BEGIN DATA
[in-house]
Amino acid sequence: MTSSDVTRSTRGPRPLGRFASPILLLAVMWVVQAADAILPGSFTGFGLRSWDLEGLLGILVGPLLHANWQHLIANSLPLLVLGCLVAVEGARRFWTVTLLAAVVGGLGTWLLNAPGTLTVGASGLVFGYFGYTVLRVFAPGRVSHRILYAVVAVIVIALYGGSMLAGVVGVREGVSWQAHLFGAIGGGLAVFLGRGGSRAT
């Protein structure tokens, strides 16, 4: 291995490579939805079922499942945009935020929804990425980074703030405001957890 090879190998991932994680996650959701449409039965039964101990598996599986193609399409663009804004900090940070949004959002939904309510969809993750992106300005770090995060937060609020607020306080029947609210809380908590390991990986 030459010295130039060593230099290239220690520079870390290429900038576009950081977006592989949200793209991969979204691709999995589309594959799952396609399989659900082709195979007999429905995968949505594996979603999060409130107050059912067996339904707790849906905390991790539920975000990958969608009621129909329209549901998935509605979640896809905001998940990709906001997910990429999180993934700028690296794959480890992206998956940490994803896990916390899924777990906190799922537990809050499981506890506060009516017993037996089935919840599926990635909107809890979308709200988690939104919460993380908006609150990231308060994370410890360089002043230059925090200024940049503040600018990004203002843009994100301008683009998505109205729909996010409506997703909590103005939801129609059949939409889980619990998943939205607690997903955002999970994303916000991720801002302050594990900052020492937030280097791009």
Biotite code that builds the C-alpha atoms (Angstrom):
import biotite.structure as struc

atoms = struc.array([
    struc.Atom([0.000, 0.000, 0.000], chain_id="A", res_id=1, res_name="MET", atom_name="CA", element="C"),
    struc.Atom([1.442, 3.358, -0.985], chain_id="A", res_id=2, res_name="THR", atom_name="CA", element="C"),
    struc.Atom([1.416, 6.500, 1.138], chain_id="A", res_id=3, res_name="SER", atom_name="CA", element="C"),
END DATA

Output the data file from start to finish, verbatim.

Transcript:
[in-house]
Amino acid sequence: MTSSDVTRSTRGPRPLGRFASPILLLAVMWVVQAADAILPGSFTGFGLRSWDLEGLLGILVGPLLHANWQHLIANSLPLLVLGCLVAVEGARRFWTVTLLAAVVGGLGTWLLNAPGTLTVGASGLVFGYFGYTVLRVFAPGRVSHRILYAVVAVIVIALYGGSMLAGVVGVREGVSWQAHLFGAIGGGLAVFLGRGGSRAT
């Protein structure tokens, strides 16, 4: 291995490579939805079922499942945009935020929804990425980074703030405001957890 090879190998991932994680996650959701449409039965039964101990598996599986193609399409663009804004900090940070949004959002939904309510969809993750992106300005770090995060937060609020607020306080029947609210809380908590390991990986 030459010295130039060593230099290239220690520079870390290429900038576009950081977006592989949200793209991969979204691709999995589309594959799952396609399989659900082709195979007999429905995968949505594996979603999060409130107050059912067996339904707790849906905390991790539920975000990958969608009621129909329209549901998935509605979640896809905001998940990709906001997910990429999180993934700028690296794959480890992206998956940490994803896990916390899924777990906190799922537990809050499981506890506060009516017993037996089935919840599926990635909107809890979308709200988690939104919460993380908006609150990231308060994370410890360089002043230059925090200024940049503040600018990004203002843009994100301008683009998505109205729909996010409506997703909590103005939801129609059949939409889980619990998943939205607690997903955002999970994303916000991720801002302050594990900052020492937030280097791009």
Biotite code that builds the C-alpha atoms (Angstrom):
import biotite.structure as struc

atoms = struc.array([
    struc.Atom([0.000, 0.000, 0.000], chain_id="A", res_id=1, res_name="MET", atom_name="CA", element="C"),
    struc.Atom([1.442, 3.358, -0.985], chain_id="A", res_id=2, res_name="THR", atom_name="CA", element="C"),
    struc.Atom([1.416, 6.500, 1.138], chain_id="A", res_id=3, res_name="SER", atom_name="CA", element="C"),